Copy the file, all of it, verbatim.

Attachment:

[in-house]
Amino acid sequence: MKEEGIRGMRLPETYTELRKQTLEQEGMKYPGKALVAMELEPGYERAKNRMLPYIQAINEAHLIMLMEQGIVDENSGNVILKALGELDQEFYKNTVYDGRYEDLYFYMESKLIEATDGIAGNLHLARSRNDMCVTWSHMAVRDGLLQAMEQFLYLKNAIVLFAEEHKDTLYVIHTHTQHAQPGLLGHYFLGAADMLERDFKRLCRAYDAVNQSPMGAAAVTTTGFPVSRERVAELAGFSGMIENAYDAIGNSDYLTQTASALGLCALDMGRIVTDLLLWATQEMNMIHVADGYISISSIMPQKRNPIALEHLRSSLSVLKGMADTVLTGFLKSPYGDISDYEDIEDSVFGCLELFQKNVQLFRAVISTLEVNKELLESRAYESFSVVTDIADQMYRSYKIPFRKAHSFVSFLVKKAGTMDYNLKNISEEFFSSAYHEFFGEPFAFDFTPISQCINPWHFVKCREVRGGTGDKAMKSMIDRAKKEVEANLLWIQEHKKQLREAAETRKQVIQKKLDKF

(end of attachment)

[in-house]
Amino acid sequence: MKEEGIRGMRLPETYTELRKQTLEQEGMKYPGKALVAMELEPGYERAKNRMLPYIQAINEAHLIMLMEQGIVDENSGNVILKALGELDQEFYKNTVYDGRYEDLYFYMESKLIEATDGIAGNLHLARSRNDMCVTWSHMAVRDGLLQAMEQFLYLKNAIVLFAEEHKDTLYVIHTHTQHAQPGLLGHYFLGAADMLERDFKRLCRAYDAVNQSPMGAAAVTTTGFPVSRERVAELAGFSGMIENAYDAIGNSDYLTQTASALGLCALDMGRIVTDLLLWATQEMNMIHVADGYISISSIMPQKRNPIALEHLRSSLSVLKGMADTVLTGFLKSPYGDISDYEDIEDSVFGCLELFQKNVQLFRAVISTLEVNKELLESRAYESFSVVTDIADQMYRSYKIPFRKAHSFVSFLVKKAGTMDYNLKNISEEFFSSAYHEFFGEPFAFDFTPISQCINPWHFVKCREVRGGTGDKAMKSMIDRAKKEVEANLLWIQEHKKQLREAAETRKQVIQKKLDKF